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How do you get the IP address of an incoming?
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How do you get the IP address of an incoming?
Code:
byte l_rip[] = { 0,0,0,0 };
G_EthernetClient.getRemoteIP(l_rip);
If the first three bytes match your WIFI/Local LAN then the client is logged in locally and you can relax the security.

You can double check that the user is local by extracting the HOST value from the html request. If the HOST value is your external IP address then the user is likely external and has come through your broadband router which has forwarded the html request to your Arduino board.

By recording the IP addresses of failed html requests (e.g. invalid hacker URLs, multiple failed password attempts) you can ban the ip address simply by ignoring it for all future html requests - valid and invalid.

Cheers

Catweazle NZ
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The Ethernet.getRemoteIP() function is not in the standard ethernet library. It requires a library code modification.
http://forum.arduino.cc/index.php/topic,135082.0.html
« Last Edit: January 03, 2014, 05:47:45 am by SurferTim » Logged

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Does your entire server reside on the arduino? My ISP provider has some space where I can host a webpage which I have just done.  I had thought that it would  be most efficient to somehow push data  to this webpage, but whatever method you are using seems to work just fine.  Could you explain briefly how you do it, just to get me pointed in the right direction.
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Does your entire server reside on the arduino? My ISP provider has some space where I can host a webpage which I have just done.  I had thought that it would  be most efficient to somehow push data  to this webpage, but whatever method you are using seems to work just fine.  Could you explain briefly how you do it, just to get me pointed in the right direction.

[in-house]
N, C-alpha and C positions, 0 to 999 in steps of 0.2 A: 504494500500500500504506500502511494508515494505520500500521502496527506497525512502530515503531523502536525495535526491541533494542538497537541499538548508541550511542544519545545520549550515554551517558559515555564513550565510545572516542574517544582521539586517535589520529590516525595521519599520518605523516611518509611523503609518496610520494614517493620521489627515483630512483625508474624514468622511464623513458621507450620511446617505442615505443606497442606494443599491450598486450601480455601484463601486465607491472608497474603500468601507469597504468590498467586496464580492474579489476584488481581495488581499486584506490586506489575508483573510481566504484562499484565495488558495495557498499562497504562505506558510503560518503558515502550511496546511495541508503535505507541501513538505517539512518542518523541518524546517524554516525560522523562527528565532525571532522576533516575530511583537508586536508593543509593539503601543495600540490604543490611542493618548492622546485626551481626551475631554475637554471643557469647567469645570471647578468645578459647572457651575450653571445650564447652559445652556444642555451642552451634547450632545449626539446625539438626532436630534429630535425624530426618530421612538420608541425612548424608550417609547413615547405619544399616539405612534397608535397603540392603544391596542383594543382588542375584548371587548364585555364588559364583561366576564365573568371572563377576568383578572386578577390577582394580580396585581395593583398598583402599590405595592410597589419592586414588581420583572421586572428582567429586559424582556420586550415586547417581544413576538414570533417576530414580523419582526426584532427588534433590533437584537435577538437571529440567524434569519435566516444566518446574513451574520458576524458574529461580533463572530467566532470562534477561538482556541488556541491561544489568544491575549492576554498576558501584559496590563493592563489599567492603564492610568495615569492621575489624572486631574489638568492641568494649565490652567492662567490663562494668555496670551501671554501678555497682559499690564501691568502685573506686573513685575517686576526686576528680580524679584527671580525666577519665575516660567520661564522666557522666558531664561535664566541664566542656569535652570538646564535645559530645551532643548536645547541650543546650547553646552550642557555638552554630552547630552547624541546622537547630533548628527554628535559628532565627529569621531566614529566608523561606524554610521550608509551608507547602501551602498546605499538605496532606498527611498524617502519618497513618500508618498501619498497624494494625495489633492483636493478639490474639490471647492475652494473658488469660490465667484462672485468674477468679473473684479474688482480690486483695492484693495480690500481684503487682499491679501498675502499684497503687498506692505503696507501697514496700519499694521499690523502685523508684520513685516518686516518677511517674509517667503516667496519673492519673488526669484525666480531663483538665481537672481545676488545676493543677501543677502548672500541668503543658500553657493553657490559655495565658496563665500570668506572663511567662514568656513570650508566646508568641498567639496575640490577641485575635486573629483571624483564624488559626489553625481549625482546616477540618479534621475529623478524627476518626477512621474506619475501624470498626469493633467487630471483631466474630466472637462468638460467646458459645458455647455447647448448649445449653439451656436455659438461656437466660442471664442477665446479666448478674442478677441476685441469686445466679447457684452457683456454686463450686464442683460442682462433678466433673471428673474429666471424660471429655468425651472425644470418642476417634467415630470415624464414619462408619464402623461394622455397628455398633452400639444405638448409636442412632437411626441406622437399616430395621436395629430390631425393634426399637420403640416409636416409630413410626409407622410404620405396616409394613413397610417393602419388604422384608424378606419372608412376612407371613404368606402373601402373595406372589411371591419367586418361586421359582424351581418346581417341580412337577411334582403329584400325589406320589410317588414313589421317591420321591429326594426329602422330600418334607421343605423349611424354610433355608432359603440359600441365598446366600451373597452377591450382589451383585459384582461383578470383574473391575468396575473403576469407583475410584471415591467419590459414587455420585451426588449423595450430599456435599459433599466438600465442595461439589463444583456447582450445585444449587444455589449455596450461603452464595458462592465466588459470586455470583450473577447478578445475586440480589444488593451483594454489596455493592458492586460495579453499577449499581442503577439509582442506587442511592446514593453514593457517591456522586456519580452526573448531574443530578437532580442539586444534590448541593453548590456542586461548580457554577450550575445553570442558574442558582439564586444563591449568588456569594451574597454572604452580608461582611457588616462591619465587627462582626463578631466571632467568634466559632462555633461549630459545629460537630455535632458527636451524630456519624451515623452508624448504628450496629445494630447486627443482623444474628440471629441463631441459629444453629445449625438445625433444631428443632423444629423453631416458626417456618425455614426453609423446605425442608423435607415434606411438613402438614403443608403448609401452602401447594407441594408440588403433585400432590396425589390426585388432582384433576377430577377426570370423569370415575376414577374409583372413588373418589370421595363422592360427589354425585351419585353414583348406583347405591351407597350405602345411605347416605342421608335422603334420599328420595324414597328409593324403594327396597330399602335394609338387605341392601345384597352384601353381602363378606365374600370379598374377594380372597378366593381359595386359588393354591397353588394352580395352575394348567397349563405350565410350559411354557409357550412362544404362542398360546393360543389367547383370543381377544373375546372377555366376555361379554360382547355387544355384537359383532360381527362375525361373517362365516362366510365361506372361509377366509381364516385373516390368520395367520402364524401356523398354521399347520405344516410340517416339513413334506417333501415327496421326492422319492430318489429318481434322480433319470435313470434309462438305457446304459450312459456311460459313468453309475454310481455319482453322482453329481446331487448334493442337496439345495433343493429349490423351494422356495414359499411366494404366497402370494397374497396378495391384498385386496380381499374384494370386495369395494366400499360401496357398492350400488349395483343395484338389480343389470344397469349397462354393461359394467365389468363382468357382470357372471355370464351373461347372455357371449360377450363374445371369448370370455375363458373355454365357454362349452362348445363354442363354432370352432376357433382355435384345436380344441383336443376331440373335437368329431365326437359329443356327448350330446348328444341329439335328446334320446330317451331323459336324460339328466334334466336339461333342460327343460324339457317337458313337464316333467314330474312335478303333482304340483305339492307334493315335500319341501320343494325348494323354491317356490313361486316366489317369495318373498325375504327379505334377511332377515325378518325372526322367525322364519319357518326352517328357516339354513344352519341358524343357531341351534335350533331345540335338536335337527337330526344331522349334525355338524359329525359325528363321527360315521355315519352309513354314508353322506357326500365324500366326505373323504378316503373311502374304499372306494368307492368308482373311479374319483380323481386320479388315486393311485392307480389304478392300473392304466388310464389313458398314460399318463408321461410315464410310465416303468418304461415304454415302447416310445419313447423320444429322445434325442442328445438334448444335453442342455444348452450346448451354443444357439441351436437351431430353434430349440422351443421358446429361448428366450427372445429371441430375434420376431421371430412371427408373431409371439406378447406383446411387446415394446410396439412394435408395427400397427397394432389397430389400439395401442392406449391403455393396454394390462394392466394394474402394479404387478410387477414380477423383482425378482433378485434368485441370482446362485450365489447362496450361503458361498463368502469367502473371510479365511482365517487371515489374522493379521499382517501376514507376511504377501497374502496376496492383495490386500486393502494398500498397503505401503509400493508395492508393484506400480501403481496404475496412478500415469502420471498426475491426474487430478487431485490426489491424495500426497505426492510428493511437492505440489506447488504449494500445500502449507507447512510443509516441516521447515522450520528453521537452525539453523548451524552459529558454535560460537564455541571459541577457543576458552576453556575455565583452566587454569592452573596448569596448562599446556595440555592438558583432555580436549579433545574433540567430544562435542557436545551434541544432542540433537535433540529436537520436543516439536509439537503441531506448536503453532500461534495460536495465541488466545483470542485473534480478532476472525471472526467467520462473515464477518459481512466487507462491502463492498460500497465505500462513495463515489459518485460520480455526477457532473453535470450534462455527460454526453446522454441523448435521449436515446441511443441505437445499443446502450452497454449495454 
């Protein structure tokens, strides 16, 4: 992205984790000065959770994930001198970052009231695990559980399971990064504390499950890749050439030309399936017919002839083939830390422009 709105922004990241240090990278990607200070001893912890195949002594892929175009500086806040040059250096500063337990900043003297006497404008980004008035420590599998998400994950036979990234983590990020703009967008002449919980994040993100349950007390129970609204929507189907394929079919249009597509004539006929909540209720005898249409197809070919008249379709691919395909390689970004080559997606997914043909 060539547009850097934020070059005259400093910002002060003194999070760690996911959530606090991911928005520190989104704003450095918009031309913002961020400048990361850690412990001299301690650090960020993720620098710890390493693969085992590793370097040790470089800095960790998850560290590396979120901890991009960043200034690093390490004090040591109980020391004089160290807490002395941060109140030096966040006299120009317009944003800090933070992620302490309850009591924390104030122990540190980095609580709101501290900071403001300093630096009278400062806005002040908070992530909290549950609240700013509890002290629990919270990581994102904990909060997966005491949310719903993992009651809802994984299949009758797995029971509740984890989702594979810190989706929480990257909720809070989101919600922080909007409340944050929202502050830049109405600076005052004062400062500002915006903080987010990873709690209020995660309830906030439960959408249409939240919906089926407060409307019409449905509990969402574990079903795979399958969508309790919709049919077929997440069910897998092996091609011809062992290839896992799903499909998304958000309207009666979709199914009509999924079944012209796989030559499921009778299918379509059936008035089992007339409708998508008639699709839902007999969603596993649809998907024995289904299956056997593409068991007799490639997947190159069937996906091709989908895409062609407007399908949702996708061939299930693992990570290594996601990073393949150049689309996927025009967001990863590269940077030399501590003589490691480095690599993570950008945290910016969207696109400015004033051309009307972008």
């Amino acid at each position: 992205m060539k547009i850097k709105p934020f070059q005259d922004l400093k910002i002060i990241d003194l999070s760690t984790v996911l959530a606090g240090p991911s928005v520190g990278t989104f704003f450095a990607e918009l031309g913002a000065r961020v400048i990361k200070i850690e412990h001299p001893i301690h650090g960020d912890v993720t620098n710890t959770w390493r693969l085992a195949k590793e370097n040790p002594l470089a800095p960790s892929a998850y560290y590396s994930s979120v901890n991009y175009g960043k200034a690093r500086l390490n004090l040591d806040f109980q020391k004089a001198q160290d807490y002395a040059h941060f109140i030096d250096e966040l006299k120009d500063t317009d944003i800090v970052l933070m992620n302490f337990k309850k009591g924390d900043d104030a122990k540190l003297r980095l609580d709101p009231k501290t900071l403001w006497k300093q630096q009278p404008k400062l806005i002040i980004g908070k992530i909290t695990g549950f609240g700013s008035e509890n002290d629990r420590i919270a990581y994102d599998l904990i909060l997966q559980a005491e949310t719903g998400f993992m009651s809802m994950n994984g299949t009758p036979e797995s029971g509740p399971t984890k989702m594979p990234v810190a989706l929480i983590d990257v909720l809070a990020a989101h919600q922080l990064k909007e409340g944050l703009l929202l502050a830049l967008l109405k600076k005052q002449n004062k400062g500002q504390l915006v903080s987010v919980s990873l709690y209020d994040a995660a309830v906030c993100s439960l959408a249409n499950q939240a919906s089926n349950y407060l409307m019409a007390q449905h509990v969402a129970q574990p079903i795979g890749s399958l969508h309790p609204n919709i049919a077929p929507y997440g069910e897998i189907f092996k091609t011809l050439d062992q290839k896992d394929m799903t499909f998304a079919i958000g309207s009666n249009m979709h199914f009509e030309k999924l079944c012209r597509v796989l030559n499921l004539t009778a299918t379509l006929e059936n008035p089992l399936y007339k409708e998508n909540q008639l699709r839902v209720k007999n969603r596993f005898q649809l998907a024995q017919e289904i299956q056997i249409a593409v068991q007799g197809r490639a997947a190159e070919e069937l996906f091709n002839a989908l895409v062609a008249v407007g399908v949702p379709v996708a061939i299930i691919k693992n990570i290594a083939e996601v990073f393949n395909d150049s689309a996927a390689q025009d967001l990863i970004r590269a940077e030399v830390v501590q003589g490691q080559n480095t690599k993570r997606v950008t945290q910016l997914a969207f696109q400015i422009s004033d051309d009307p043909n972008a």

Yes - my Ethermega card is the web server. It receives client html requests from the local WIFI LAN and WWW, parses them to determine what is required and then dynamically generates and transmits html pages according to the html (http: URL) request.

I have a fixed external IP address of 219.88.69.69 with my ISP which allows me to access the system from the WWW. I could buy and link a website name but that is not necessary.

My broadband router is a DHCP server and assigns the Ethermega card a fixed IP address based on the mac address that my program code assigns to the Ethermega card. (UDP NTP does not seem to work if you assign the Ethermega's fixed IP address within your program/sketch code.) My broadband modem also uses port forwarding to send external WWW port 80 http traffic (html requests) to the fixed IP address of the Ethermega card.

For the underlying core technologies (ethernet, UDP NTP, email, SD card, etc) I started with Arduino example programs. I studied them carefully and then modified them according to my needs. Other application functionality was built from scratch based on my extensive software development background.

It started my project on 15th August and has about 6,000 lines of code. This will give you some idea of the development effort. There is no brief explanation.

Catweazle NZ


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Great. I think I am headed in the right direction.  50 lines done. Only 5950 lines to go.  One  thing I need to check on is whether my webpage has a static IP or not.   Here is the link though there's nothing on it.    http://users.xplornet.com/~gordswebpage .  I'm pretty sure my mega 2560 with the internet shield will function just like your ethermega.   And I currently  have a webserver running locally with a few analog values.  I have not yet forwarded the port on my D-link 615 router mostly because I wasn't sure how.  What I'd like a little guidance on is how to get this server info onto the webpage? 
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Great. I think I am headed in the right direction.  50 lines done. Only 5950 lines to go.  One  thing I need to check on is whether my webpage has a static IP or not.   Here is the link though there's nothing on it.    http://users.xplornet.com/~gordswebpage .  I'm pretty sure my mega 2560 with the internet shield will function just like your ethermega.   And I currently  have a webserver running locally with a few analog values.  I have not yet forwarded the port on my D-link 615 router mostly because I wasn't sure how.  What I'd like a little guidance on is how to get this server info onto the webpage? 
You may be confused about my implementation. I am not using any web page provided by my ISP to host any of my system's information. It is my Ethermega card that is the web server and published its own web pages directly when anyone, anywhere in the world types in the http://219.88.69.69/2WG/ URL. My Ethermega card directly generates all the html code to publish its web pages.